In

mathematics
Mathematics (from Greek: ) includes the study of such topics as numbers ( and ), formulas and related structures (), shapes and spaces in which they are contained (), and quantities and their changes ( and ). There is no general consensus abo ...

, a zero (also sometimes called a root) of a real
Real may refer to:
* Reality
Reality is the sum or aggregate of all that is real or existent within a system, as opposed to that which is only Object of the mind, imaginary. The term is also used to refer to the ontological status of things, ind ...

-, complex
The UCL Faculty of Mathematical and Physical Sciences is one of the 11 constituent faculties of University College London
, mottoeng = Let all come who by merit deserve the most reward
, established =
, type = Public university, Public rese ...

-, or generally vector-valued function
A vector-valued function, also referred to as a vector function, is a function (mathematics), mathematical function of one or more variables whose range of a function, range is a set of multidimensional Euclidean vector, vectors or infinite-dimensi ...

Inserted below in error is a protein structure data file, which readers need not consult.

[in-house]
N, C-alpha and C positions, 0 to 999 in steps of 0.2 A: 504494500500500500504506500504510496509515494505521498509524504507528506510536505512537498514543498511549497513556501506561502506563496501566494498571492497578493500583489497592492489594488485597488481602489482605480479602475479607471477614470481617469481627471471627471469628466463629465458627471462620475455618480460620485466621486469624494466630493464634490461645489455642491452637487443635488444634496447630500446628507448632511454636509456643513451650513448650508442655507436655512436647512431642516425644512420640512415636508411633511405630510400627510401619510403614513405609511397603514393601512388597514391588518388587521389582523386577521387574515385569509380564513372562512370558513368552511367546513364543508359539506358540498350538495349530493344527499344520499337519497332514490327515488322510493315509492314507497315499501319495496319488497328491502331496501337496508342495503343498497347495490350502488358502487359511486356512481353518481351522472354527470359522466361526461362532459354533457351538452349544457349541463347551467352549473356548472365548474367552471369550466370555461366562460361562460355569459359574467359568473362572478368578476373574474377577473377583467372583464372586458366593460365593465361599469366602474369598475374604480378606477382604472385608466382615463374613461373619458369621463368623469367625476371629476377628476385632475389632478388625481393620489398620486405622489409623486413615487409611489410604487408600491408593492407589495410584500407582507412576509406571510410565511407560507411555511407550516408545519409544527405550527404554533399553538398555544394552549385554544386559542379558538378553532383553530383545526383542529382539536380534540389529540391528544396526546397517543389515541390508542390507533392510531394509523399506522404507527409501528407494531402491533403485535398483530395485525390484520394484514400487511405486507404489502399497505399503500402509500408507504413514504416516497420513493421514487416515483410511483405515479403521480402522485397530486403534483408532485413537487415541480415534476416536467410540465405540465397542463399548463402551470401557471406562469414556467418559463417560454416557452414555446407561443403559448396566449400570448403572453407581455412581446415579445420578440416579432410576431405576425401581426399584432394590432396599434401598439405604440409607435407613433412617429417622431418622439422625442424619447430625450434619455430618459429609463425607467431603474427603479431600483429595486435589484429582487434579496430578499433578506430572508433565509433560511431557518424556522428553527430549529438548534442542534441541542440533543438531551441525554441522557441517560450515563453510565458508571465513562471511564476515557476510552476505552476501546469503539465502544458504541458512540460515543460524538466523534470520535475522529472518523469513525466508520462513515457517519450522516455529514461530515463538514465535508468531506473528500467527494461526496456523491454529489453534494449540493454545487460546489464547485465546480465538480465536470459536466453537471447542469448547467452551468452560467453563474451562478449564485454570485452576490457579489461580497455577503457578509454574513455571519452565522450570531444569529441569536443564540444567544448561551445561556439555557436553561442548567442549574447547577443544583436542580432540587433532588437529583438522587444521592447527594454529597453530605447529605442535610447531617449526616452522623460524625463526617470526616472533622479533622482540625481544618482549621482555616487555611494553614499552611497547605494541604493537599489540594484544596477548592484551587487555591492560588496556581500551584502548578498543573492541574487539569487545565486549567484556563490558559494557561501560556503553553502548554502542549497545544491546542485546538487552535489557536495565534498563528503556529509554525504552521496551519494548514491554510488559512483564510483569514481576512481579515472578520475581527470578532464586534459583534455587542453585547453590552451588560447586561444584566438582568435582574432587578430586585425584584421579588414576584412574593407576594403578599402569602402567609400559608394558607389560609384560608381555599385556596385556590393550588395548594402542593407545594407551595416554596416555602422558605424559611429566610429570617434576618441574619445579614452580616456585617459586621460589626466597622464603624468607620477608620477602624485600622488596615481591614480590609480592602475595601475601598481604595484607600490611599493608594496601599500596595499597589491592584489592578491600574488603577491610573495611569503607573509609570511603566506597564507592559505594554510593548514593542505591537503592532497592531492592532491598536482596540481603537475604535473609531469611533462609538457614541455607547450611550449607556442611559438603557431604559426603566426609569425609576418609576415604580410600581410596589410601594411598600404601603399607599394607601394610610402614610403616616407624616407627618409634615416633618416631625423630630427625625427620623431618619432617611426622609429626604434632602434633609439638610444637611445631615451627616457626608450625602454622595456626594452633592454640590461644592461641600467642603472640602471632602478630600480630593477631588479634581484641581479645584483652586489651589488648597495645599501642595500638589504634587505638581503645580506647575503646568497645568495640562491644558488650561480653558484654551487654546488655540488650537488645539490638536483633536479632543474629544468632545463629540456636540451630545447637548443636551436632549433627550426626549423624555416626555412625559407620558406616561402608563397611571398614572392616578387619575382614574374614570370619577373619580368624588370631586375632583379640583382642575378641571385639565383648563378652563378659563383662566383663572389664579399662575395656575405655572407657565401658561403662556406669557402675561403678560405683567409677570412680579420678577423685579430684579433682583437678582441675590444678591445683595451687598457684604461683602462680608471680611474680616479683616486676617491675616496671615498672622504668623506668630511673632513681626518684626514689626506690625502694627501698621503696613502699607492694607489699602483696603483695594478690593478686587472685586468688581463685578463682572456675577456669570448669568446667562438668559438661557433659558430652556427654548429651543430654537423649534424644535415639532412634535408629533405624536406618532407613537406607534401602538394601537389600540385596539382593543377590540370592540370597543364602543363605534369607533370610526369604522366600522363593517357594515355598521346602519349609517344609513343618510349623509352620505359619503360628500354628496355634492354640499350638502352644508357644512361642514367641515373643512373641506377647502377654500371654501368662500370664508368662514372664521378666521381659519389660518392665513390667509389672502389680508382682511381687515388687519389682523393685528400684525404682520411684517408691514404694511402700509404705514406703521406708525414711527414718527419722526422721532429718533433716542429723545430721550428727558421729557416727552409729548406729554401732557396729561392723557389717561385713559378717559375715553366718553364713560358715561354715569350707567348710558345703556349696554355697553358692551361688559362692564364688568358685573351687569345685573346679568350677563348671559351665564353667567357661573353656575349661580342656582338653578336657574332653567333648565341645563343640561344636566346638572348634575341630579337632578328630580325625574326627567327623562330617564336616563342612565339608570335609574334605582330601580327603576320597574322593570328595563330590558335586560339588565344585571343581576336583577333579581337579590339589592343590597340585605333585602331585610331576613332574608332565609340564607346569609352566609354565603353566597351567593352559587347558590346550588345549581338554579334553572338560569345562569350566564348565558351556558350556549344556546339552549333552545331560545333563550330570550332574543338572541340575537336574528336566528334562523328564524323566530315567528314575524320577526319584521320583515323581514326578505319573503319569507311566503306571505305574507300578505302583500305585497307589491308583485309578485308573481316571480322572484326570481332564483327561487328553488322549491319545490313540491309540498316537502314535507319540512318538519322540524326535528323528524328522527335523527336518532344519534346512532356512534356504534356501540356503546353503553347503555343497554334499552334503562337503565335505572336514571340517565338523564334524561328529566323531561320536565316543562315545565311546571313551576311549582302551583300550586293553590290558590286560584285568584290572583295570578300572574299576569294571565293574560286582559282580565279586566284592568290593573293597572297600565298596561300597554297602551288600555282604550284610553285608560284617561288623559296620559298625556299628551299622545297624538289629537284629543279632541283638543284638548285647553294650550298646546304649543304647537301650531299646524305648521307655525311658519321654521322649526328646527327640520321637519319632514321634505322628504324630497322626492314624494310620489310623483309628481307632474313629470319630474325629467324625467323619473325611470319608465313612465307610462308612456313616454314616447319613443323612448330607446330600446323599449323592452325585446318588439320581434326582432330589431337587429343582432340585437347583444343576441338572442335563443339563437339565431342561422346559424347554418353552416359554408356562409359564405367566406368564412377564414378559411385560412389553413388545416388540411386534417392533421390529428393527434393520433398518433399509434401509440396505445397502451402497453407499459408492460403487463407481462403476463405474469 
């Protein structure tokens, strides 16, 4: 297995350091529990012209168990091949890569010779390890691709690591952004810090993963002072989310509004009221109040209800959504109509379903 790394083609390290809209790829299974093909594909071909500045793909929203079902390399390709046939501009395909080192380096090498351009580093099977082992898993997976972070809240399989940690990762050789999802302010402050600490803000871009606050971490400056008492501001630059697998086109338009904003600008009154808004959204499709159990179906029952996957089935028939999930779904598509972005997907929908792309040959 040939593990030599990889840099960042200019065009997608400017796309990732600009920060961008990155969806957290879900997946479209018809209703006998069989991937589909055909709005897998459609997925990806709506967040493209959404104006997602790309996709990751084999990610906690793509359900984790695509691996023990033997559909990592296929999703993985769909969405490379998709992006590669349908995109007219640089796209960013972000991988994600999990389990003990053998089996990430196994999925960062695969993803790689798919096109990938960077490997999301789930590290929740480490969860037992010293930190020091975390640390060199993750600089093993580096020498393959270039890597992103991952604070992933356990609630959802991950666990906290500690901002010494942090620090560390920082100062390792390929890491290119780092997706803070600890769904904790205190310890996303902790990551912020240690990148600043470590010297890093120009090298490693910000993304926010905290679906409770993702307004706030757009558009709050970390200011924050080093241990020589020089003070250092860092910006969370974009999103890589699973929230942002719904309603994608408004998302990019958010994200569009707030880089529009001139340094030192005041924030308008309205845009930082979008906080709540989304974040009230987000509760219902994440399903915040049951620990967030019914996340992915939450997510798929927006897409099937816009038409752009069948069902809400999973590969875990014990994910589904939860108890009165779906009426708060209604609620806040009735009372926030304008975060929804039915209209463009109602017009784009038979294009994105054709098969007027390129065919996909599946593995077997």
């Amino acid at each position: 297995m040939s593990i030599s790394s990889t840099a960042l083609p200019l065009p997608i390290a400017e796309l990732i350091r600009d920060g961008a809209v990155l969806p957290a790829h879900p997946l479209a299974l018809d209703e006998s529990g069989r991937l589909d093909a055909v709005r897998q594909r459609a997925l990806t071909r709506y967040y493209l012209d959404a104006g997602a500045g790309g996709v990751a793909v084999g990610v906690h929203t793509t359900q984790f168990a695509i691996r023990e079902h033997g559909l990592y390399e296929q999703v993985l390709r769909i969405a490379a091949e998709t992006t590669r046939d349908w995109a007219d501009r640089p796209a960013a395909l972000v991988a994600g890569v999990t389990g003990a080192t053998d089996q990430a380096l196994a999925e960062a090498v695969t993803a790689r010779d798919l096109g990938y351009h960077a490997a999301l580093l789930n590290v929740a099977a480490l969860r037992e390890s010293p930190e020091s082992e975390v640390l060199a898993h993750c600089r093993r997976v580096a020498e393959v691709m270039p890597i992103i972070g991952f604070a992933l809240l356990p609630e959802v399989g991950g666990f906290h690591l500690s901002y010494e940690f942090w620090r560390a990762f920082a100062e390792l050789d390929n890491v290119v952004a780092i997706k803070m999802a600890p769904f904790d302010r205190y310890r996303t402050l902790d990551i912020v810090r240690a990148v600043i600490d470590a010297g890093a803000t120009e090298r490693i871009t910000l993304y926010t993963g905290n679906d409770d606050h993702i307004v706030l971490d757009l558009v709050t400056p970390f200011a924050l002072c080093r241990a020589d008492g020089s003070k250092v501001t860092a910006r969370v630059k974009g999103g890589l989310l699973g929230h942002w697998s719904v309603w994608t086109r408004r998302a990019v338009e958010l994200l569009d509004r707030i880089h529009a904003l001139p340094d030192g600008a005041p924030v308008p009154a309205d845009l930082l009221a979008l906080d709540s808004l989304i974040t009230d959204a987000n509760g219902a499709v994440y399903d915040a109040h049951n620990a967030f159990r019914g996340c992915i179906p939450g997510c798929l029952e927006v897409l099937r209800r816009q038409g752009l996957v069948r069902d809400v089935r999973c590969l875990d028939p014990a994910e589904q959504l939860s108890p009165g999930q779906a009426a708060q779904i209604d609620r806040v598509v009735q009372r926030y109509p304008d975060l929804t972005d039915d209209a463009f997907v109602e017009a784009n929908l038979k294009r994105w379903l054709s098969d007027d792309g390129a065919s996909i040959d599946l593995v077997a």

$f$, is a member $x$ of the domain
Domain may refer to:
Mathematics
*Domain of a function, the set of input values for which the (total) function is defined
**Domain of definition of a partial function
**Natural domain of a partial function
**Domain of holomorphy of a function
*Doma ...

of $f$ such that $f(x)$ ''vanishes'' at $x$; that is, the function $f$ attains the value of 0 at $x$, or equivalently, $x$ is the solution
Solution may refer to:
* Solution (chemistry)
Image:SaltInWaterSolutionLiquid.jpg, upMaking a saline water solution by dissolving Salt, table salt (sodium chloride, NaCl) in water. The salt is the solute and the water the solvent.
In chemistry ...

to the equation $f(x)\; =\; 0$. A "zero" of a function is thus an input value that produces an output of 0.
A root of a polynomial
In mathematics
Mathematics (from Ancient Greek, Greek: ) includes the study of such topics as quantity (number theory), mathematical structure, structure (algebra), space (geometry), and calculus, change (mathematical analysis, analysis). I ...

is a zero of the corresponding polynomial function
In mathematics, a polynomial is an expression (mathematics), expression consisting of variable (mathematics), variables (also called indeterminate (variable), indeterminates) and coefficients, that involves only the operations of addition, subtra ...

. The fundamental theorem of algebra